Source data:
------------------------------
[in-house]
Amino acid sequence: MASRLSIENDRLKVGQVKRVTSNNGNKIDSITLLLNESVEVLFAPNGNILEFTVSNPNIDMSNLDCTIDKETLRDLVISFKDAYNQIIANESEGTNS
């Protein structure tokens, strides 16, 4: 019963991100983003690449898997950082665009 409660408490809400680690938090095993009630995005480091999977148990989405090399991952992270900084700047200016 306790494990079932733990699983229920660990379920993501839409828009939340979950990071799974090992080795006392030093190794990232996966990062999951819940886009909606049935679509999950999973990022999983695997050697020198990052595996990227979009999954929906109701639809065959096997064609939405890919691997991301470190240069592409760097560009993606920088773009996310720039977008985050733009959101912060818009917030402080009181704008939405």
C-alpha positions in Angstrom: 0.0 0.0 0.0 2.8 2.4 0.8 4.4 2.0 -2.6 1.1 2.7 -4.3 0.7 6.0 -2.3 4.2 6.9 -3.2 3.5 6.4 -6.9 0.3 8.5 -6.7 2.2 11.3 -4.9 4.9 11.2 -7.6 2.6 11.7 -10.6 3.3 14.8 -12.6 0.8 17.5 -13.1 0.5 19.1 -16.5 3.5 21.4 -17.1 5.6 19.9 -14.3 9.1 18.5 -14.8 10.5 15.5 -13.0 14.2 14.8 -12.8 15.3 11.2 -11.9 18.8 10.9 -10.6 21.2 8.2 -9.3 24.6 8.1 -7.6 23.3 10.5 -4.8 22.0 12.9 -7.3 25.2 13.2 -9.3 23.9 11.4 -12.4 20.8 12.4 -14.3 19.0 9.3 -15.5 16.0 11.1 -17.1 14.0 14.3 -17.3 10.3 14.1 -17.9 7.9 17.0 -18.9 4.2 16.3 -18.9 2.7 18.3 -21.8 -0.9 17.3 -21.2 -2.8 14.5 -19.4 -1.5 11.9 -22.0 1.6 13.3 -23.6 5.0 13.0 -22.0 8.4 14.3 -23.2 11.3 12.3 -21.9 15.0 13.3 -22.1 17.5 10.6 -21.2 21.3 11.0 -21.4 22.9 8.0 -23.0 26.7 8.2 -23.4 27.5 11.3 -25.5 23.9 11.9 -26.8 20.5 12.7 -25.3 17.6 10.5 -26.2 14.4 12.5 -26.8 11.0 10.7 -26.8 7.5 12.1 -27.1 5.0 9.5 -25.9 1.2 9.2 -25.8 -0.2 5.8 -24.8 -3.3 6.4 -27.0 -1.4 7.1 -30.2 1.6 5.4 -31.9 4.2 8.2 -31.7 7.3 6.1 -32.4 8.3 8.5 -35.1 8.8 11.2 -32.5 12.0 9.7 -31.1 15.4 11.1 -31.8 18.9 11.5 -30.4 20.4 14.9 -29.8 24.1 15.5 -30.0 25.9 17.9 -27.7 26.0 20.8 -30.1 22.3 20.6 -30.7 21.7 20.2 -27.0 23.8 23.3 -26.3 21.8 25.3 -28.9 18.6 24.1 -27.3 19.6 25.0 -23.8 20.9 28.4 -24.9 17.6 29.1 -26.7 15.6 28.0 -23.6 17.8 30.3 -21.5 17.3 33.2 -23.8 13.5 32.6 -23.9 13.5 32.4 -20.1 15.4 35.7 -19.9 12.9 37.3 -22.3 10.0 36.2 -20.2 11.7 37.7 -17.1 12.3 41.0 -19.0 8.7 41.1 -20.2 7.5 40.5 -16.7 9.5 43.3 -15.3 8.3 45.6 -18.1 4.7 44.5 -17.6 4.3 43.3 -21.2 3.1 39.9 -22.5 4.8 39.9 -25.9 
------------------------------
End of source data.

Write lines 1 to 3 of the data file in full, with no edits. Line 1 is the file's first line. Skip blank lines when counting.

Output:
[in-house]
Amino acid sequence: MASRLSIENDRLKVGQVKRVTSNNGNKIDSITLLLNESVEVLFAPNGNILEFTVSNPNIDMSNLDCTIDKETLRDLVISFKDAYNQIIANESEGTNS
């Protein structure tokens, strides 16, 4: 019963991100983003690449898997950082665009 409660408490809400680690938090095993009630995005480091999977148990989405090399991952992270900084700047200016 306790494990079932733990699983229920660990379920993501839409828009939340979950990071799974090992080795006392030093190794990232996966990062999951819940886009909606049935679509999950999973990022999983695997050697020198990052595996990227979009999954929906109701639809065959096997064609939405890919691997991301470190240069592409760097560009993606920088773009996310720039977008985050733009959101912060818009917030402080009181704008939405």